If you've been tuning into the 2017 Invictus Games, then you'll know how inspiring the athletes — servicemen and women who are ill or injured — are.
But for Prince Harry, who founded the Games in 2014, meeting the competitors is just as important as watching them compete.
On Tuesday evening, the fifth-in-line to the throne attended a reception at the CN Tower, and while he was there, urged Canadians and out-of-towners who were attending the sporting event in Toronto to actually talk to the athletes.
"I cannot stress this enough to everybody, to get out there, meet these guys, listen to their stories, and in many cases, learn from them," the 33-year-old said to guests at the reception.
"These are the role models I think we need in society," he continued, "and for younger kids and the younger generation, to look up to people like this and to know and to have a better understanding about what service and duty is all about.
These are the role models I think we need in society.
"And to represent your country once in your uniform, on the battlefield or back at home, then also post-injury or post-leaving the services, having that opportunity to serve your country once again be it on the Invictus sport field or even back at home in your own communities," he concluded.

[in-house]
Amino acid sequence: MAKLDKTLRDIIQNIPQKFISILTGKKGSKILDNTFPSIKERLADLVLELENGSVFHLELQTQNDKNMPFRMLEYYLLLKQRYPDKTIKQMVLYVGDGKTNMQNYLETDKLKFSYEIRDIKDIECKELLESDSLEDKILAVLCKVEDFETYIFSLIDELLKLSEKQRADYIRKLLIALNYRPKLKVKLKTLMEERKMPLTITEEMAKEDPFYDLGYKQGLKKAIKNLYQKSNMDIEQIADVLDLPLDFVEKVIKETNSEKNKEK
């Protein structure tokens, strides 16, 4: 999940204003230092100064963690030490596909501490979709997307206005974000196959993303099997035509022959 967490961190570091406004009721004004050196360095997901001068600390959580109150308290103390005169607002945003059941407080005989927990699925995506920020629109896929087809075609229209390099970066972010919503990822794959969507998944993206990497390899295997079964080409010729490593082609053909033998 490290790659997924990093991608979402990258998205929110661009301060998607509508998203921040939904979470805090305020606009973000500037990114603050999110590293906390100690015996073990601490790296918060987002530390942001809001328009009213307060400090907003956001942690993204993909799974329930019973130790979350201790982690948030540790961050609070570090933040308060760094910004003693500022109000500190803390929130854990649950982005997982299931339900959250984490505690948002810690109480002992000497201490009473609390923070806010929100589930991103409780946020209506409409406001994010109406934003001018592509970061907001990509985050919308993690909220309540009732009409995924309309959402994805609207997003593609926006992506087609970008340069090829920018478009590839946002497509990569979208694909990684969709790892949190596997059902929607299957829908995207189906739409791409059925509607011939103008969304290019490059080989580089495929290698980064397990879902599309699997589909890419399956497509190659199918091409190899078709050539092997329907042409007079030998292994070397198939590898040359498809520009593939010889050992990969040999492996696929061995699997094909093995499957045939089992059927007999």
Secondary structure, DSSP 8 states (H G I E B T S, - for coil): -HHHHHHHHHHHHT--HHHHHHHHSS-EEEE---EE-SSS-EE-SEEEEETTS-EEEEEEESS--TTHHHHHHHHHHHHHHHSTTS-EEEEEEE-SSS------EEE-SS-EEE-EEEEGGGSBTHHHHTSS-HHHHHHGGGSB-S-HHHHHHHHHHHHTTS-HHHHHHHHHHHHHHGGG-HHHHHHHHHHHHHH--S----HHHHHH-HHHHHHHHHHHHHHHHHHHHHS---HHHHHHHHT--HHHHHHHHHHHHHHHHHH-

Before he entered the CN Tower, Harry made sure he spent some time with his fans, chatting, shaking hands, and even taking selfies with a few lucky royal watchers who had been waiting for their chance to see the prince for more than an hour.
And aside from cheering on the athletes, engaging with his fans — and watching sporting matches with girlfriend Meghan Markle — Harry has been delivering passionate speeches about the importance of the Invictus Games and sports in general have in the lives of servicemen and women, both still on active duty and in civilian life.
On Monday, the prince attended the annual Canadian Institute for Military and Veteran Health Research and discussed why the Games is good for current and former servicemen and women, both physically and mentally.
"I am passionate about the role which sport can play in the recovery of body and mind," he said.
"In my mind, there is no denying the impact that teamwork, competition and fun has on someone's well-being and outlook."
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